Media release – Cassy O’Connor MP, 3 December 2021

On International Day of People with Disability, Tasmania’s Attorney General has Abandoned State’s Disability Protections

Protections for people living with a disability are under threat from a High Court case with its origins in Tasmania, but newly filed court documents show Attorney-General Elise Archer has yet again failed to speak up for Tasmanians and Tasmanian law.

Upon learning in 2016 that the Parliament Square precinct development would not be fully disability accessible, David Cawthorn took a complaint to the Anti-Discrimination Commissioner.

Since then, he’s been bravely fighting for the rights of all Tasmanians living with disability, through the Anti-Discrimination Tribunal, the Supreme Court – which unanimously found in his favour – and now in the High Court.

Despite repeated requests from Mr Cawthorn and his lawyers, Tasmania’s Attorney-General Elise Archer refused to intervene to support David Cawthorn in his David and Goliath struggle. That is until she supported the developer’s push to have the case heard in the High Court.

Ever since the Greens first questioned the Attorney-General about her decision to support the developer’s case being heard, Elise Archer has said she had no choice to intervene to a resolve an important constitutional question. But new court documents show that on the crucial question of whether Tasmania’s Anti-Discrimination Act 1998 is constitutionally valid, her submission to the High Court is completely silent.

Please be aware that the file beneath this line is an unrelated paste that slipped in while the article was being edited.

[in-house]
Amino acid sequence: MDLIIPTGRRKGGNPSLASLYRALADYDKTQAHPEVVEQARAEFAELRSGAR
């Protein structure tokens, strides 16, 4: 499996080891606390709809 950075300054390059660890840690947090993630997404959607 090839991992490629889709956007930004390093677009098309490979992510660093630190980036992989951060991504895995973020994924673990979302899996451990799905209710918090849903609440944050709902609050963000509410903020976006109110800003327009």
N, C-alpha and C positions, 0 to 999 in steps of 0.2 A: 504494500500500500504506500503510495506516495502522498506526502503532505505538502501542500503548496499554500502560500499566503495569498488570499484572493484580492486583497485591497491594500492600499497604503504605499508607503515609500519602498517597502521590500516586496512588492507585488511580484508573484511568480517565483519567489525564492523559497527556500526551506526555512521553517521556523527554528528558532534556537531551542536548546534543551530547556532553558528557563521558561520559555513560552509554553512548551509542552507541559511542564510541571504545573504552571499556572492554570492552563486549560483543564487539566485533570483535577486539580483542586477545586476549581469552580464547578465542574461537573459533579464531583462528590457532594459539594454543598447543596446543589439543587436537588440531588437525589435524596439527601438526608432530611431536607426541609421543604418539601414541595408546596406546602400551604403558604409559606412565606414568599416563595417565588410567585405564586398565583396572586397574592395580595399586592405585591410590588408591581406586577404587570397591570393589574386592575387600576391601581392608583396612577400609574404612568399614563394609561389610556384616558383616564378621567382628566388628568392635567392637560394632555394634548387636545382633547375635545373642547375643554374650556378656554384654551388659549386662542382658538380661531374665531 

As first law officer of the land, Elise Archer should be defending Tasmanian law and the Tasmanians it protects. Not doing so is a serious abrogation of her responsibilities.

To add insult to injury, the Attorney General argues in her submission to the High Court that three of Tasmania’s most esteemed judges – Justices Blow, Wood and Estcourt – got it wrong in last year deciding in favour of Mr Cawthorn to have his matter heard before the state’s Anti-Discrimination Tribunal.

Meanwhile, other states like Queensland and South Australia have done what Elise Archer should have, and made arguments in favour of the validity of Tasmania’s Anti-Discrimination Act 1998.

The Attorney-General might try to hide behind legal jargon, but the court documents don’t lie. She’s hung David Cawthorn and every Tasmanian with a disability out to dry, and with them one of state’s most protective statutes.

Today, on International Day for People with Disability, Elise Archer must explain why she’s refused to stand by Tasmanians with disability, Tasmanian law and the full bench of the Supreme Court.